John Henry Newman began his career as an Anglican churchman and scholar and ended it as a Roman Catholic cardinal. He was born in London on February 21, 1801, and at the age of fifteen, he enrolled in Trinity College, beginning an association with Oxford University that would last for nearly thirty years.

Newman moved from Trinity to Oriel College after receiving his bachelor's degree in 1820, becoming a fellow in 1822 and a tutor in 1826. Two years later, Edward Hawkins became the new provost of Oriel. Newman supported Hawkins' candidacy, but it soon became clear that the two held different views about the responsibilities of a college tutor: Newman believed that the tutorship carried some pastoral duties, while Hawkins maintained that the tutor/student relationship should be strictly academic. When Newman objected to this view, Hawkins cut off his supply of new students, leaving him little choice but to resign his post, which he did in 1832.

Newman's work in Oxford did not end with his resignation from the Oriel tutorship. He had held academic and pastoral assignments simultaneously for several years, serving first as both fellow of Oriel and curate of St. Clement's and later as both tutor and vicar of St. Mary's. He remained in his pastoral office until 1843, attracting hundreds of students, university officials, and townspeople to St. Mary's [this church's UK site] with his scholarly yet earnest preaching.

The high point of Newman's Anglican career was his influential role in the Oxford Movement, a High Church effort to return to the foundations of the faith--the sacraments, episcopal governance, and apostolic succession--and to affirm the Church's status as the via media, the middle ground between Roman Catholicism's unfounded claims to authority and infallibility and the Dissenters' equally unfounded emphasis upon spiritual liberty and private judgment. The Movement began on July 14, 1833, when John Keble delivered a sermon entitled "National Apostasy" (full text)from the pulpit of St. Mary's. Newman became involved a few months later and was the Movement's primary spokesman, promoting its doctrinal and moral concerns through his editorship of the British Critic, his contributions to Tracts for the Times, and his weekly sermons at St. Mary's.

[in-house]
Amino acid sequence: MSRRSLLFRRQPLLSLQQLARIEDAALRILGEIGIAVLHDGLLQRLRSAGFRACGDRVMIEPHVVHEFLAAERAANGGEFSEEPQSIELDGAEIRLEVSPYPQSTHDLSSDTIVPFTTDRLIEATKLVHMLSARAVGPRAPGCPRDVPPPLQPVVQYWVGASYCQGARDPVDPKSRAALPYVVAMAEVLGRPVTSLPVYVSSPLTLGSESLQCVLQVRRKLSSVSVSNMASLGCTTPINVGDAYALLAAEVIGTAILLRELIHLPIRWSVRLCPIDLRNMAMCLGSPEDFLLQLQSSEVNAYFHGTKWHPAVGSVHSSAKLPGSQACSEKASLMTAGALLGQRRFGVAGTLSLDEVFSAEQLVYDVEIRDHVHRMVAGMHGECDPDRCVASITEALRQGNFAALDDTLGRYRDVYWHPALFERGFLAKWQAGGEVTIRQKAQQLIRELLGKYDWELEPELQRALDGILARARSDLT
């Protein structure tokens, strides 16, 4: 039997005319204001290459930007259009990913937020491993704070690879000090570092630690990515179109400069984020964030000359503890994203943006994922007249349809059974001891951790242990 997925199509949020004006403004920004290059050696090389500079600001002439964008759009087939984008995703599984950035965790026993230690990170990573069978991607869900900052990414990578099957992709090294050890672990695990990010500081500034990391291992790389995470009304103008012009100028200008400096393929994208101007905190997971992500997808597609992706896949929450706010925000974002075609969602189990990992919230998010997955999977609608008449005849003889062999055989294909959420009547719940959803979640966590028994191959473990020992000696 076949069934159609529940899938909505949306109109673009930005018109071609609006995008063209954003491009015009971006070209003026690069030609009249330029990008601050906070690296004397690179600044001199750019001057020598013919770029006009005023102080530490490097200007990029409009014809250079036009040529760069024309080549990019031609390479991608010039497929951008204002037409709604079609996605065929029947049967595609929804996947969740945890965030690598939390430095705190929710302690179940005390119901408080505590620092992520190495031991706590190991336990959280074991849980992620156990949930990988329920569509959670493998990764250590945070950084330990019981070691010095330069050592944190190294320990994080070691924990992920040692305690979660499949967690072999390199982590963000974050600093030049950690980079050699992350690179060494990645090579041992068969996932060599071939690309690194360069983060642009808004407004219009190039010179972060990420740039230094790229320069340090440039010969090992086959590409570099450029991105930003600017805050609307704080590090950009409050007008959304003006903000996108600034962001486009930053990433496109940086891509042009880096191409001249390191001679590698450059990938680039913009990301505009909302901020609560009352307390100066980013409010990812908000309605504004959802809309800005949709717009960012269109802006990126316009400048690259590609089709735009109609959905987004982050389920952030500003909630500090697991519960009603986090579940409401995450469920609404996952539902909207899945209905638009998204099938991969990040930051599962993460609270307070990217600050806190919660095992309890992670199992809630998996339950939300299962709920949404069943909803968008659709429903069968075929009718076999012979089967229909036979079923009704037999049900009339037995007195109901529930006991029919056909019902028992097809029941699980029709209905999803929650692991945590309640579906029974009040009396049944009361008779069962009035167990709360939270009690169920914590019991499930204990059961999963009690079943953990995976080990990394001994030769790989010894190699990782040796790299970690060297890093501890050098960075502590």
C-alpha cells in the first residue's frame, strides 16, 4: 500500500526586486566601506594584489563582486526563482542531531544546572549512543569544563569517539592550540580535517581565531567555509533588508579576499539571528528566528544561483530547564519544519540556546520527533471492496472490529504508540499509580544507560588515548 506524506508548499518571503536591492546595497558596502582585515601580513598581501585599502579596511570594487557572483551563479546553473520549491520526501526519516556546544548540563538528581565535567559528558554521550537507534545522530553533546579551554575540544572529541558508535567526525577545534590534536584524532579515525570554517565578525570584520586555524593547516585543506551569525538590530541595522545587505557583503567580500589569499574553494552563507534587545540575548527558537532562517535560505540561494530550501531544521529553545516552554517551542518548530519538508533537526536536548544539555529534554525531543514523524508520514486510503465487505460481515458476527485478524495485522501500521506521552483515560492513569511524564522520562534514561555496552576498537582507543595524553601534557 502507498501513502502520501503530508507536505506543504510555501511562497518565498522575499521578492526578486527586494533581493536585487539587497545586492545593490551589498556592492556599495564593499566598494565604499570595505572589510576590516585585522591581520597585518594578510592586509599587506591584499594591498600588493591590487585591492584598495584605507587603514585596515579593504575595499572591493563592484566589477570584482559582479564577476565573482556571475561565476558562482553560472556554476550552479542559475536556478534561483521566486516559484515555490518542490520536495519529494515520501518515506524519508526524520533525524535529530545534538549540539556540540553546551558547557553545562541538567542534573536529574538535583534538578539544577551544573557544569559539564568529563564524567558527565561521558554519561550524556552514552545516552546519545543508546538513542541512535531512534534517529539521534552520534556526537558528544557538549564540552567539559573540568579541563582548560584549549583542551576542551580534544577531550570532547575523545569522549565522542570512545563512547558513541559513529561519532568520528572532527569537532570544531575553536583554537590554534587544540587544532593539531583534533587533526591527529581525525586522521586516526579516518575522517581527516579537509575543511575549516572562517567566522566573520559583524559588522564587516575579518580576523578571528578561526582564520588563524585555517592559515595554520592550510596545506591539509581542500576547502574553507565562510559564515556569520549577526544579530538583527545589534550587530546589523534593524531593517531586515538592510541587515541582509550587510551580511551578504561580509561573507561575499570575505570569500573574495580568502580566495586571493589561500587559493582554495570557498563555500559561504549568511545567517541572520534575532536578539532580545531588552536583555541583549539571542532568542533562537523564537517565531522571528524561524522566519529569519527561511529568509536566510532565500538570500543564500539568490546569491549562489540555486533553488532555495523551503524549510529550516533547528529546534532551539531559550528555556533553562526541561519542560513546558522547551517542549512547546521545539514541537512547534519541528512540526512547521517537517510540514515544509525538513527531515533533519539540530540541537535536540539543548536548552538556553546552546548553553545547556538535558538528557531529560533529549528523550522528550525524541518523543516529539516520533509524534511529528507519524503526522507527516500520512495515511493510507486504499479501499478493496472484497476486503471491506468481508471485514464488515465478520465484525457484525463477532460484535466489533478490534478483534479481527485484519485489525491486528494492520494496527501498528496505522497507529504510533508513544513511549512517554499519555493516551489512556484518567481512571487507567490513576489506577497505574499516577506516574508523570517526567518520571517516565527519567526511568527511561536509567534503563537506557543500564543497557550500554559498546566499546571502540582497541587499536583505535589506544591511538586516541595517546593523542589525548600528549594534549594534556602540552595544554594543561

In 1839, Newman began to lose confidence in the cause. The study of the Monophysites he undertook that summer raised doubts about the validity of the via media, and he soon became convinced that Rome, not Canterbury, was the home of the true Church. He expressed his new views in Tract Ninety, in which he argued that the Thirty-Nine Articles, the doctrinal statement of the Church of England, could be interpreted in a way that supported Roman Catholic doctrine. The Tract was published on February 27, 1841; its censure by the Oxford authorities on March 15 was a severe blow to the Movement and led to Newman's rapid withdrawal from Anglican life. Between July 1841 and September 1843, he left the British Critic, moved from Oxford to a semi-monastic community at Littlemore, retracted the anti-Catholic statements he had published, and resigned his position at St. Mary's.

Two years after leaving St. Mary's, Newman began a new life as a Roman Catholic. He was officially received into the Church on October 9, 1845 and was ordained to the priesthood the next year. His work with the Church included establishing the Oratory of St. Philip Neri near Birmingham in 1848 and helping to create the Catholic University of Ireland, which he served as rector from 1854 to 1858. He continued to write as well; some of the major publications of his Catholic years were Parochial and Plain Sermons (1868), a new edition of his Anglican discourses; The Idea of University (1852), a collection of the inaugural lectures for the Catholic University and other academic essays; An Essay in Aid of a Grammar of Assent (1870), a treatise on the philosophy of religion; and Apologia Pro Vita Sua (1864), his classic work of spiritual autobiography.

The 1870s brought Newman special recognition for his work as both an Anglican and a Roman Catholic. In 1877 he became the first person elected to an honorary fellowship of Trinity College; two years later, Pope Leo XIII awarded him a place in the College of Cardinals. He died on August 11, 1890, and was buried in Warwickshire. His epitaph reads, "Ex umbris et imaginibus in veritatem"--"out of shadows and pictures into truth."


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Last modified 9 June 1996